... seemingly there is nothing I can do about it .... a large portion of the print surface [is] in direct contact with the side wall for the duration of the wash cycle.
I would email/call/smail Versalab and see if they have a suggestion for fixing the problem - from the posts in this thread it seems this isn't typical of the product. I am sure Versalab would like nothing more than to make you a satisfied customer.
In fairness to Thomas, I too have sometimes observed prints nestled up against the dividers while washing. Since they are completely submerged there is no issue of sticking, or anything like that. Because they will slide out smoothly there must be a thin water barrier separating the prints from the dividers. But they are sometimes very close.
When I first got the washer I did a Kodak HT-2 residual test and it turned out fine. However, after Thomas' comments I think I'll repeat that next time I wash prints, just to see what's up with it when the prints move over to the dividers.
My sense has always been that with fiber-based papers - the only kind I wash in it - the residual chemistry would leach out sufficiently through either side of the print. But since Thomas is reporting anecdotal evidence that may be at a variance with that, I will retest.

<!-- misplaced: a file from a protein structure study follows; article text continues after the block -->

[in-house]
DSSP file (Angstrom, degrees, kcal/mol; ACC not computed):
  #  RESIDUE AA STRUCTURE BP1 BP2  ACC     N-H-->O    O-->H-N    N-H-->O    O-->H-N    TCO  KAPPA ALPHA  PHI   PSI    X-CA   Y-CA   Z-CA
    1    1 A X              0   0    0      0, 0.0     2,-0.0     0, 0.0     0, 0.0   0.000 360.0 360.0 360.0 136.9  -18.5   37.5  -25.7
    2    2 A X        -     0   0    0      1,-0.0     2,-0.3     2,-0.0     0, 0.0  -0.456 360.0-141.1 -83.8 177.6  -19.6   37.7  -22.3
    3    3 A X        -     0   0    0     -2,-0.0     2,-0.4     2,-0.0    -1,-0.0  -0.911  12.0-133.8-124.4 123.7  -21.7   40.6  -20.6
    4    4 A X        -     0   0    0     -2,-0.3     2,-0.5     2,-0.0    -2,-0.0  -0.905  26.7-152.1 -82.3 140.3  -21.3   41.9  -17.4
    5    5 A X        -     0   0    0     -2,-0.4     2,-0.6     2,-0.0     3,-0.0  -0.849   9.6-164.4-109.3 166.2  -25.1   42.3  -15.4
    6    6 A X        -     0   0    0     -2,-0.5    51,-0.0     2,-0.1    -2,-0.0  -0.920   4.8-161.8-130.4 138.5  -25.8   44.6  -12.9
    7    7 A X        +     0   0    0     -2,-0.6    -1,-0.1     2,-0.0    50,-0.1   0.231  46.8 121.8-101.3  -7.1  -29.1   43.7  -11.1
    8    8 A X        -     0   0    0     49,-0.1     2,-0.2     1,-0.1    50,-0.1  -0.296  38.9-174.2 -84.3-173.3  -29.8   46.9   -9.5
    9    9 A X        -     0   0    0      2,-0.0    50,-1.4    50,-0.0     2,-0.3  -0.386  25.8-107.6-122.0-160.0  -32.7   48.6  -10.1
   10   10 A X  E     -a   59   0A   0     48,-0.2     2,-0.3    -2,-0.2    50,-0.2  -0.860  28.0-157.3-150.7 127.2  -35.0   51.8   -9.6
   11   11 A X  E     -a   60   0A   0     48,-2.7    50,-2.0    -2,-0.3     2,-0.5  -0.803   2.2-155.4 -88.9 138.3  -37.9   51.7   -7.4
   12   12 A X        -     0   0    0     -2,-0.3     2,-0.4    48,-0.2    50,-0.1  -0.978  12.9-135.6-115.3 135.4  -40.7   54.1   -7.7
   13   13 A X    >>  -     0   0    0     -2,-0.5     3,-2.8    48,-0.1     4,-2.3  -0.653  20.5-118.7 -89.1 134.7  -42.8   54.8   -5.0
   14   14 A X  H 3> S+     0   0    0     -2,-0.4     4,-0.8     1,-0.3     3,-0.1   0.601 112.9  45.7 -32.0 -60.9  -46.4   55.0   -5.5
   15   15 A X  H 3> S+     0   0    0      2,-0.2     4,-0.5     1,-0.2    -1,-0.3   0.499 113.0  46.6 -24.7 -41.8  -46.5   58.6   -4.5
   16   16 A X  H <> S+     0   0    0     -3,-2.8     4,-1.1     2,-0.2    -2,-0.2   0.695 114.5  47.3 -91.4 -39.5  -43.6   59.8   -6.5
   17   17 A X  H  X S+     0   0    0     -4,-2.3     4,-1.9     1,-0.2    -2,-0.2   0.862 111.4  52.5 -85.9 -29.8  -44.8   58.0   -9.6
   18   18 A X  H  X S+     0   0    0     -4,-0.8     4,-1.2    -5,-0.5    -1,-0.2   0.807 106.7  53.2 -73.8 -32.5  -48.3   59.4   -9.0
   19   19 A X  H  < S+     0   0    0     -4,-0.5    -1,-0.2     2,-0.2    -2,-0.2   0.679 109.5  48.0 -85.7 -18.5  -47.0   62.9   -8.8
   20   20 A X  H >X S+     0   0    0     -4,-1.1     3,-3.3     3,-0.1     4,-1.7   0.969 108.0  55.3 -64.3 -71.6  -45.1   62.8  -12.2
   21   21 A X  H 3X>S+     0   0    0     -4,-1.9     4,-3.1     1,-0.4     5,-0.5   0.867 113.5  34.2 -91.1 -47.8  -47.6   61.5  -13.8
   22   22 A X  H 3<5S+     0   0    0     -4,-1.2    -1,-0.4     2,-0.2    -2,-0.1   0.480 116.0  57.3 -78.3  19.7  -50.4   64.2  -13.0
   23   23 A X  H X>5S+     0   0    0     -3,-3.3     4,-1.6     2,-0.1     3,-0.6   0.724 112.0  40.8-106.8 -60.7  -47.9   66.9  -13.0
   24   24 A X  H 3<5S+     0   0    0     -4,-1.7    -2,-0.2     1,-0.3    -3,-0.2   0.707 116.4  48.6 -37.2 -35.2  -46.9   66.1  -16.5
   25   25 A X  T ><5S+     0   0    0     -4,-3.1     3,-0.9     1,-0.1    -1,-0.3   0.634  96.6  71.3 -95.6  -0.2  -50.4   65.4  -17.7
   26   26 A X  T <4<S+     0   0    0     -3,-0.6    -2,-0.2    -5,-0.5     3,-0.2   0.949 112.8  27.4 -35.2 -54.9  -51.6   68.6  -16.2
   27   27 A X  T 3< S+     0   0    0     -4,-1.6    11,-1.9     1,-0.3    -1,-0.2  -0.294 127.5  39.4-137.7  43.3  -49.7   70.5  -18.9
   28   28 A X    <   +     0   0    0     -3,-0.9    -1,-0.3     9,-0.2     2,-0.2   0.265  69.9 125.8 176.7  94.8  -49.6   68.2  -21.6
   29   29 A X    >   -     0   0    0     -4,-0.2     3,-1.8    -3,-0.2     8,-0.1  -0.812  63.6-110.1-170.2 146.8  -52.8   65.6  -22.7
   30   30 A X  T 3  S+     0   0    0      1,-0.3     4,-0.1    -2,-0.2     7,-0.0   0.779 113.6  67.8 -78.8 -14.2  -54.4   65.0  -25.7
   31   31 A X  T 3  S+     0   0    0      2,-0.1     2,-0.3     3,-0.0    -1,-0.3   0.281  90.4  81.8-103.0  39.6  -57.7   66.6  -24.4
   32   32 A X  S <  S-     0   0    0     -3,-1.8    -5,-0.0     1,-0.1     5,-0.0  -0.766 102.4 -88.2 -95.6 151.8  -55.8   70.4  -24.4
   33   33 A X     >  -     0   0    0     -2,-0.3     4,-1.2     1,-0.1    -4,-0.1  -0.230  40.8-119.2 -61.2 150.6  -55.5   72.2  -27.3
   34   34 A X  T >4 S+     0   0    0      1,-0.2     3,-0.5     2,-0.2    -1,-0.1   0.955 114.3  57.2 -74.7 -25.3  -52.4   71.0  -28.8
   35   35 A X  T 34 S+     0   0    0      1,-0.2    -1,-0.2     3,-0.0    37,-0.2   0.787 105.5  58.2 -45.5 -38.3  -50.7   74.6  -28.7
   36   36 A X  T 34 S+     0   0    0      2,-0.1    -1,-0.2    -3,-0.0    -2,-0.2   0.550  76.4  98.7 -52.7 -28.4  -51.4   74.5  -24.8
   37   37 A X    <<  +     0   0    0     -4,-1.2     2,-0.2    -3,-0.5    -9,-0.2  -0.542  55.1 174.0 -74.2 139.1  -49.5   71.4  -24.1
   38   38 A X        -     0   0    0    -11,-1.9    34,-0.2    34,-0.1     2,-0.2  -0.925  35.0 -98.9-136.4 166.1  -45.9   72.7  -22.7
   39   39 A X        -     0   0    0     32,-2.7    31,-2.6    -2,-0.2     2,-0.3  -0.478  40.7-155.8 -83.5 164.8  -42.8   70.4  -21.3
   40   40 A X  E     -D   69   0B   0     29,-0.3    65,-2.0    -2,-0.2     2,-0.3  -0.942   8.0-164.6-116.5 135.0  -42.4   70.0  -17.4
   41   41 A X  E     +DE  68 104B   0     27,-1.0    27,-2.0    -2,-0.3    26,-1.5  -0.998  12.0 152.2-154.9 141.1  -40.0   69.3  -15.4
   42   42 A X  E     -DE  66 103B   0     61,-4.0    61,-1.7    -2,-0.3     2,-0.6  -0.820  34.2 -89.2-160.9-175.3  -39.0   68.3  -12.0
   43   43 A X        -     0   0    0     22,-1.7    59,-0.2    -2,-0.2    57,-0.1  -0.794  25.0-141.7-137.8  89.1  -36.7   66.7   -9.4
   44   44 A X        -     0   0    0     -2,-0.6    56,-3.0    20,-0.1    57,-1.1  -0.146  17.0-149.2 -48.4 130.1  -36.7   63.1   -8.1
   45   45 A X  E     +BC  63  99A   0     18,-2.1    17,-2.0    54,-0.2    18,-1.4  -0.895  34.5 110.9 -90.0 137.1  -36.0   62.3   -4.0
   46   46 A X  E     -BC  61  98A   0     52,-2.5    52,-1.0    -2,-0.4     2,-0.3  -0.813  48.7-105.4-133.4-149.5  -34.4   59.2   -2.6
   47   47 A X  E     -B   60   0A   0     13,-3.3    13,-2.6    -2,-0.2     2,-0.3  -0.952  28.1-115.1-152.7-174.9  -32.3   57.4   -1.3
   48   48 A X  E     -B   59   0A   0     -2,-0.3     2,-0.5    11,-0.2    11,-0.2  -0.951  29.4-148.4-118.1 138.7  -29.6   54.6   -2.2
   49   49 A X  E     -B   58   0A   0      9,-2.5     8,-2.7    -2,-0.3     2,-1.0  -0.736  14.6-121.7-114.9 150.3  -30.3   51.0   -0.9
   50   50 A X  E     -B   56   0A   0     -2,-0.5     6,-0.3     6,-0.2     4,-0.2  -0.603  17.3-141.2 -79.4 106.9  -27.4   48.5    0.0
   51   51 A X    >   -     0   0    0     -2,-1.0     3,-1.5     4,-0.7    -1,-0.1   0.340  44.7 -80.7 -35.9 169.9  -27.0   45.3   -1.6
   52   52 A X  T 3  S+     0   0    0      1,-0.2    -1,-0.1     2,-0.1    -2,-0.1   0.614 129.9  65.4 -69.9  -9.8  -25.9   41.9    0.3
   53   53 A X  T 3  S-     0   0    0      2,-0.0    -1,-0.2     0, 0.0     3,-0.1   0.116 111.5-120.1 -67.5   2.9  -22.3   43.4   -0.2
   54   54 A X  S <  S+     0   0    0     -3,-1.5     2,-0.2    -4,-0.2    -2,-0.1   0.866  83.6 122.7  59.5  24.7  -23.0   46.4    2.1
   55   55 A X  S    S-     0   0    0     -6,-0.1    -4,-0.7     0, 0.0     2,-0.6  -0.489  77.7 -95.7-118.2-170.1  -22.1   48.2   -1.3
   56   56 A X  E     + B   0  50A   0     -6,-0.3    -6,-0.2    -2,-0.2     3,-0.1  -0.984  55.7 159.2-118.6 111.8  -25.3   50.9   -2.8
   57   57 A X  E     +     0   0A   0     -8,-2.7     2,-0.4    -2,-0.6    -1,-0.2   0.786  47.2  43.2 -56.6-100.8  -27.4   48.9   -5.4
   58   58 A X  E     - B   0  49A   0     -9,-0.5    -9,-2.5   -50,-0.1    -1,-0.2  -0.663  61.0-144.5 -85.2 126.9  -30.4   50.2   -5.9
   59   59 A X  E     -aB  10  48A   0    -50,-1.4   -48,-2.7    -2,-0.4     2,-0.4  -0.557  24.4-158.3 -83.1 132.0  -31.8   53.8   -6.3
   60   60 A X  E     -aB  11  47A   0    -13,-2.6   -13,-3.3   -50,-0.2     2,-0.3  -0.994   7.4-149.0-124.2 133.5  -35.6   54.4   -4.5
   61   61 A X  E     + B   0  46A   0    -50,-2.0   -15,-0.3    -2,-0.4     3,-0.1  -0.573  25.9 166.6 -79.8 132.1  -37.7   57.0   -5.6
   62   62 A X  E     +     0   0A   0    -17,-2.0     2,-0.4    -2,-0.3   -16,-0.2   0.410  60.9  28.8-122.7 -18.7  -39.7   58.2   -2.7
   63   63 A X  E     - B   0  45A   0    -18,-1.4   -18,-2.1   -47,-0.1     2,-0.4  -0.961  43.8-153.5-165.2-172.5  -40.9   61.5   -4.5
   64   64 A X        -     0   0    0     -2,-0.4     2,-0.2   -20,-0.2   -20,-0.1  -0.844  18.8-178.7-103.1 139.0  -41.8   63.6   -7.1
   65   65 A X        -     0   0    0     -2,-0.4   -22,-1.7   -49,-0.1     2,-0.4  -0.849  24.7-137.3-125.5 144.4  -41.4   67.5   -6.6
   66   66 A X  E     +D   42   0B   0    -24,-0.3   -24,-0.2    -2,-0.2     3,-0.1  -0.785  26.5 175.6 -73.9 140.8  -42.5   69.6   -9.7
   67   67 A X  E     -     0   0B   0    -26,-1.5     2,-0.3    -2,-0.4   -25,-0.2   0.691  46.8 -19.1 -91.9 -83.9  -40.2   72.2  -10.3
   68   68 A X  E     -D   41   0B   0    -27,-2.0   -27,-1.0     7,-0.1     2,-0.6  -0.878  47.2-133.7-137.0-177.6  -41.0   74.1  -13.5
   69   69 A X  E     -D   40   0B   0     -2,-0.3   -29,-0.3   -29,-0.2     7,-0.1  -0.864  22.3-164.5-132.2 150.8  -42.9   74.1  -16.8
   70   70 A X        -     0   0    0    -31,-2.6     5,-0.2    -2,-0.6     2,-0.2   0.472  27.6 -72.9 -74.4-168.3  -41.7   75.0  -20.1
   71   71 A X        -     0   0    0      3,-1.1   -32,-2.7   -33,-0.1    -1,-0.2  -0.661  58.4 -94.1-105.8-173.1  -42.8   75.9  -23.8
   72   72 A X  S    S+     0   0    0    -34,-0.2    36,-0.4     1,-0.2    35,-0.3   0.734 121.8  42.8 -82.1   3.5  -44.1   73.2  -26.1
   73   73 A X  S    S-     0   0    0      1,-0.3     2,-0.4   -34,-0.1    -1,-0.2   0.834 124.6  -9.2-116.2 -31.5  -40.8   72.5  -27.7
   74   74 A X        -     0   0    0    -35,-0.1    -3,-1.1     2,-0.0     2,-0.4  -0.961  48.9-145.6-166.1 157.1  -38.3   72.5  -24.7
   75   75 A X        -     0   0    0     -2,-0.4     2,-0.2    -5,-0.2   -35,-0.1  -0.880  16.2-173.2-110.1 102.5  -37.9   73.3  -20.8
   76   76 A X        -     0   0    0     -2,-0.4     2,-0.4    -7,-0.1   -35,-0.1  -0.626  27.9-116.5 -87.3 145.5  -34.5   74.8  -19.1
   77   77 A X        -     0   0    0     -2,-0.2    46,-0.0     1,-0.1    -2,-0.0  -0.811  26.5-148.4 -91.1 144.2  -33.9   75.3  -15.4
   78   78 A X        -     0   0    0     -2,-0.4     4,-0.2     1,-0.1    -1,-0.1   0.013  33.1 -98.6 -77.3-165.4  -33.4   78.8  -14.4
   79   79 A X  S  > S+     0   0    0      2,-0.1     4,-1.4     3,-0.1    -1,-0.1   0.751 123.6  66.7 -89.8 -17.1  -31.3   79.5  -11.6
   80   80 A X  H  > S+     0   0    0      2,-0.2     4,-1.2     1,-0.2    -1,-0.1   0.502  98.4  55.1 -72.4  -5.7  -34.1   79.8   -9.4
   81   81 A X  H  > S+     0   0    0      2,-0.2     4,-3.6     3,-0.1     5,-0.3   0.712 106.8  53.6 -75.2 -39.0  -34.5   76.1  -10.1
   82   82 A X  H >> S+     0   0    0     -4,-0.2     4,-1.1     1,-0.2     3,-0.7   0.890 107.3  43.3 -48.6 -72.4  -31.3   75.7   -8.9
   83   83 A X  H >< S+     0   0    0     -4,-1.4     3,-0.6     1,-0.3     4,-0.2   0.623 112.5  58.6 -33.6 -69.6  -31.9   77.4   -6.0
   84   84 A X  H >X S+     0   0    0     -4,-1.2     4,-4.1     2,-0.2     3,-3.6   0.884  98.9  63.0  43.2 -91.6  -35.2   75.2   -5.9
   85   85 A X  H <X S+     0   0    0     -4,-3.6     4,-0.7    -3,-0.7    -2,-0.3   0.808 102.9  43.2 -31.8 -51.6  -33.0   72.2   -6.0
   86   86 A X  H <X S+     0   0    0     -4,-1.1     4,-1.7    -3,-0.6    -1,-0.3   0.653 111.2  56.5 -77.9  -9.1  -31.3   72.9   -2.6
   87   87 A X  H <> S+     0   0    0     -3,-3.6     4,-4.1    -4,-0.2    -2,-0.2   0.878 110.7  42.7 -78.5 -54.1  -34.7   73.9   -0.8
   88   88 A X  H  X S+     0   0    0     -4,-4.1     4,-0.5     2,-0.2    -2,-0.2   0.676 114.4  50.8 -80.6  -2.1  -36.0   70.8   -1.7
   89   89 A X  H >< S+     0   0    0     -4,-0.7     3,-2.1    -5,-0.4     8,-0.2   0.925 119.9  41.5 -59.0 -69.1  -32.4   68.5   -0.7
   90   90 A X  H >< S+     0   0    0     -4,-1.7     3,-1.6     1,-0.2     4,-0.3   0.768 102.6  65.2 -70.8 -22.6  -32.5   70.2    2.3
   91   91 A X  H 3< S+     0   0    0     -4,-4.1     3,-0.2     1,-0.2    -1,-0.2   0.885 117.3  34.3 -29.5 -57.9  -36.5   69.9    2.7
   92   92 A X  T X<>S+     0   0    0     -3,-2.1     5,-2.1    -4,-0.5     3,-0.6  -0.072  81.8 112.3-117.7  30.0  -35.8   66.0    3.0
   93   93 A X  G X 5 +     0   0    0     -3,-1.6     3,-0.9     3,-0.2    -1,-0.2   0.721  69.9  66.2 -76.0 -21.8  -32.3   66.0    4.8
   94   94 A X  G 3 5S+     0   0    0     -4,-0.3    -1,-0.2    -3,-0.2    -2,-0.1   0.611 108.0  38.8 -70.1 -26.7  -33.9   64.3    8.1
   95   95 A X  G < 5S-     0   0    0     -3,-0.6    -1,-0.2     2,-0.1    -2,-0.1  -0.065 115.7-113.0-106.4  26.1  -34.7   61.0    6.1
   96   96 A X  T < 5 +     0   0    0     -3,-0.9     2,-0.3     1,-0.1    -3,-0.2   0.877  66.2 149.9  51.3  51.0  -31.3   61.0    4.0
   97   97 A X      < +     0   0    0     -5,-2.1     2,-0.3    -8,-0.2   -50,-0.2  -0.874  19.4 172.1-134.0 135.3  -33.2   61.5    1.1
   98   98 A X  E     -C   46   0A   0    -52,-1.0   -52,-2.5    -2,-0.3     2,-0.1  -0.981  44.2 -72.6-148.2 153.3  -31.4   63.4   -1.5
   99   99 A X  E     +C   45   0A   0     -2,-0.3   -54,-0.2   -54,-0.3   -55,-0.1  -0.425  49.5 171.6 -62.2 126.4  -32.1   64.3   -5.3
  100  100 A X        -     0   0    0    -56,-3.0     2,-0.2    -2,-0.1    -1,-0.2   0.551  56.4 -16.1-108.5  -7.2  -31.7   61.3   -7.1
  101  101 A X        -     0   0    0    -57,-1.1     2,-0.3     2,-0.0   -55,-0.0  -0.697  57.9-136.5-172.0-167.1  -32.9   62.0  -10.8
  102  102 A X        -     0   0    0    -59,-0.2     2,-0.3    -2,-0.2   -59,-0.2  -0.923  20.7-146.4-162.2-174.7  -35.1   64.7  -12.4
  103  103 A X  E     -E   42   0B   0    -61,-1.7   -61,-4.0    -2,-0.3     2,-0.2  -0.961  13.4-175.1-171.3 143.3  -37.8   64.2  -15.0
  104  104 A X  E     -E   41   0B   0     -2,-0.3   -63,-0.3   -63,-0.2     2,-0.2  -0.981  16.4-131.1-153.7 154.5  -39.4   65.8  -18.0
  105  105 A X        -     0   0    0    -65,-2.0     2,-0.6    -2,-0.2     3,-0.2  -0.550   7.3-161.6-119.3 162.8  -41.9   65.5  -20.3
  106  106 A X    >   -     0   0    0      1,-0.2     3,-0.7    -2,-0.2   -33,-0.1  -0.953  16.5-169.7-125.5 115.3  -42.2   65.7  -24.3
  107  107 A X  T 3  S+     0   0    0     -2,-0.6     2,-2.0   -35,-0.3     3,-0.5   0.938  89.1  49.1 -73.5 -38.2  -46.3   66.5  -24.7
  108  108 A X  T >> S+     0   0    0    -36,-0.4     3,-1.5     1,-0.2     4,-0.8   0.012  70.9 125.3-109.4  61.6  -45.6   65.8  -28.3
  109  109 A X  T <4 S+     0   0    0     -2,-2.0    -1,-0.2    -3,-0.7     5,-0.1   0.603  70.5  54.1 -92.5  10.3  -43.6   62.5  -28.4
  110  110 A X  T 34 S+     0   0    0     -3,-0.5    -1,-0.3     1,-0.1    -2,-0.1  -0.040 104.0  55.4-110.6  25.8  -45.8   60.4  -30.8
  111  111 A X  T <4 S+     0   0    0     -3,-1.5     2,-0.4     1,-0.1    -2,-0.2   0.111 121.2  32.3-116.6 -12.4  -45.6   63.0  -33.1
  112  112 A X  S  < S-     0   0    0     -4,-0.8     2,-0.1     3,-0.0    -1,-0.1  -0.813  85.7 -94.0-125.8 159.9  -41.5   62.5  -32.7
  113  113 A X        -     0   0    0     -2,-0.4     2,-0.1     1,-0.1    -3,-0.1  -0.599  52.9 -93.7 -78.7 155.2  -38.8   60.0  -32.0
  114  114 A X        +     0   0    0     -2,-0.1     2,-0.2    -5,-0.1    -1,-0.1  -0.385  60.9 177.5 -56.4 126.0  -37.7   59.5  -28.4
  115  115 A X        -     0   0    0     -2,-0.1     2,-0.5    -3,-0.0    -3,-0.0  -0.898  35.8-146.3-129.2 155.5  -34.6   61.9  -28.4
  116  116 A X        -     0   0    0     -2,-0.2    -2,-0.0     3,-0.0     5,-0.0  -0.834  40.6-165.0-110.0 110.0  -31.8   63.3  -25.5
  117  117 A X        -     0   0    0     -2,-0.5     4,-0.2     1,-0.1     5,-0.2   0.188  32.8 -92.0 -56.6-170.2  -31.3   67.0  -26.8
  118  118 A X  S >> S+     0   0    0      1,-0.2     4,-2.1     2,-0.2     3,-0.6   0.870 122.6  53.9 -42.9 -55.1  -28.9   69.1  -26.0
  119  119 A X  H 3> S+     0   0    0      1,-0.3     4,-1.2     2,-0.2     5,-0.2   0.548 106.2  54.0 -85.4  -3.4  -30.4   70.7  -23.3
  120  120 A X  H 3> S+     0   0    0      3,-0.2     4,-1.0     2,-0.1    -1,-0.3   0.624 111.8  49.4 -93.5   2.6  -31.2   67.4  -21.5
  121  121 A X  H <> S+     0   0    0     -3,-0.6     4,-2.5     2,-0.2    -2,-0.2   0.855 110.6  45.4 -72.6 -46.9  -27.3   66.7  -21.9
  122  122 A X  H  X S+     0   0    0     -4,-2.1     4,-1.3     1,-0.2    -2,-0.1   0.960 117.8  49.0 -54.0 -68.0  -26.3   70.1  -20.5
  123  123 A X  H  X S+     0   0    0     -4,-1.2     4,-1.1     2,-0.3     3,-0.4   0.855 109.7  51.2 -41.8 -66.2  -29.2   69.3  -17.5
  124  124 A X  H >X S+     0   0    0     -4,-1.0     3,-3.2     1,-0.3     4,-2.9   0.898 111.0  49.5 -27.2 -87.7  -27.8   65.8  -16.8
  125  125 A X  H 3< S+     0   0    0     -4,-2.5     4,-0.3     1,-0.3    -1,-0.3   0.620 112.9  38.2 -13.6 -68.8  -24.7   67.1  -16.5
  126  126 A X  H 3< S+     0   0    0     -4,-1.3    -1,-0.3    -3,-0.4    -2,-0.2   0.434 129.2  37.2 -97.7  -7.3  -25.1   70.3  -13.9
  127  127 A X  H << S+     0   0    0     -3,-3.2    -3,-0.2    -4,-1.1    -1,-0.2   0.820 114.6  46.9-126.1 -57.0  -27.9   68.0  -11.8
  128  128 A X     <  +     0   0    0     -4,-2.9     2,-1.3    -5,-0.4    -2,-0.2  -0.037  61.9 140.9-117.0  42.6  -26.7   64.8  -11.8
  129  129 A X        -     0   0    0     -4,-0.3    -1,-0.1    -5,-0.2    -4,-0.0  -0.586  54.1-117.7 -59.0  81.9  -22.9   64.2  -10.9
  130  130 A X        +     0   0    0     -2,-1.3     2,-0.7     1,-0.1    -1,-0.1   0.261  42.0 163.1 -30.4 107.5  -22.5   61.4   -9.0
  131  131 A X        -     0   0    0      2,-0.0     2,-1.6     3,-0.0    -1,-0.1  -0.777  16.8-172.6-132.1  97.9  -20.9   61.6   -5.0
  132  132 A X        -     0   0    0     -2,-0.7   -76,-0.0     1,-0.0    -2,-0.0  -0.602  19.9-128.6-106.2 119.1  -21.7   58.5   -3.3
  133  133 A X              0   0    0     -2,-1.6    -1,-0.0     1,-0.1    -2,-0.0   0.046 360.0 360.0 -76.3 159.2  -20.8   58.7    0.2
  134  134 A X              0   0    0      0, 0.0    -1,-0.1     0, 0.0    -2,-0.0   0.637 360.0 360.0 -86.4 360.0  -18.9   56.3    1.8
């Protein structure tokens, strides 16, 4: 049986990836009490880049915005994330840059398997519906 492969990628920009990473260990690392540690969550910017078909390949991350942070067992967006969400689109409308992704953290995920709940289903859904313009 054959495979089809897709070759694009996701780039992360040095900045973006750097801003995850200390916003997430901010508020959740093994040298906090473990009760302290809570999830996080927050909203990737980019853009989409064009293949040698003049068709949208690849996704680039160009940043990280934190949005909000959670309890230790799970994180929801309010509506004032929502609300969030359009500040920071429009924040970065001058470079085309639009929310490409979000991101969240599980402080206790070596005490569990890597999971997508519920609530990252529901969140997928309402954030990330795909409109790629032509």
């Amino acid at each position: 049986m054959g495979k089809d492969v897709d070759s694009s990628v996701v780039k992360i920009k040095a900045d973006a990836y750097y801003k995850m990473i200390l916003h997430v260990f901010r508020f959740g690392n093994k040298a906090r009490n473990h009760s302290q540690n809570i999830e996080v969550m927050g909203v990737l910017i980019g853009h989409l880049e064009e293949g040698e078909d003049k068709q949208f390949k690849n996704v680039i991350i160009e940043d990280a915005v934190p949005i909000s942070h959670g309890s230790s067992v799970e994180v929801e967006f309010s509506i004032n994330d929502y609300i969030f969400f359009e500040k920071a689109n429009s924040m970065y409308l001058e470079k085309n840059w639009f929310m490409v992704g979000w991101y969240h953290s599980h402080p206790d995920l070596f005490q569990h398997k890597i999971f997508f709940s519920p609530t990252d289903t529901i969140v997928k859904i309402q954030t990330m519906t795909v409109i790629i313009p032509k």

For the record, I also wash all of my hanger-developed negatives in the Versalab as well. This includes 4x5s on the 4-up hangers, 5x7s on the 2-ups, and 8x10s. I fashioned a pair of 1/8-inch brass rods into submerged racks with white nylon spacers. These hang over the sides of the washer and will suspend up to 10 hangers completely under water in the middle of the tank, once the print basket has been removed. The film hangers then sit parallel to the water jets and 3/4 of an inch apart.
This is a nice secondary use of the unit that keeps me from having to purchase yet another washer for my sheet film negatives. I don't have much space left in my smallish darkroom anyway. Double duty is always a good thing.
"They are the proof that something was there and no longer is. Like a stain. And the stillness of them is boggling. You can turn away but when you come back they’ll still be there looking at you."
— Diane Arbus, March 15, 1971, in response to a request for a brief statement about photographs
Prints I sell are always washed in a tray with a tray siphon, which I have found does a 100% perfect job as I don't see the same problems in any of those prints (some of my own prints are washed this way too).[QUOTE]
I also find tray washing works for my short print runs. My recommendation depends on your print size and volume. Print 4 or 5 toned 5x7s or a few 8x10s and wash in a 12 x 16 in tray. 6 or 7 fill & dumps over 20 to 30 min after fixing with TF-4 followed by a wash-aid works real well. Very simple. Small foot print.
If I had room I would opt for a Versalab. But my space is limited and output low; so simple works fine.
Last edited by Richard Jepsen; 02-14-2011 at 11:18 PM. Click to view previous post history.
I have had the 11x14 model for about a decade and use it for both 8x10 & 11x14 fiber prints. It has performed very well, with the prints suspended as they should be. Careful adjustment of the jets is important. For 8x10 prints I use four of the bars, making certain that the prints are submerged.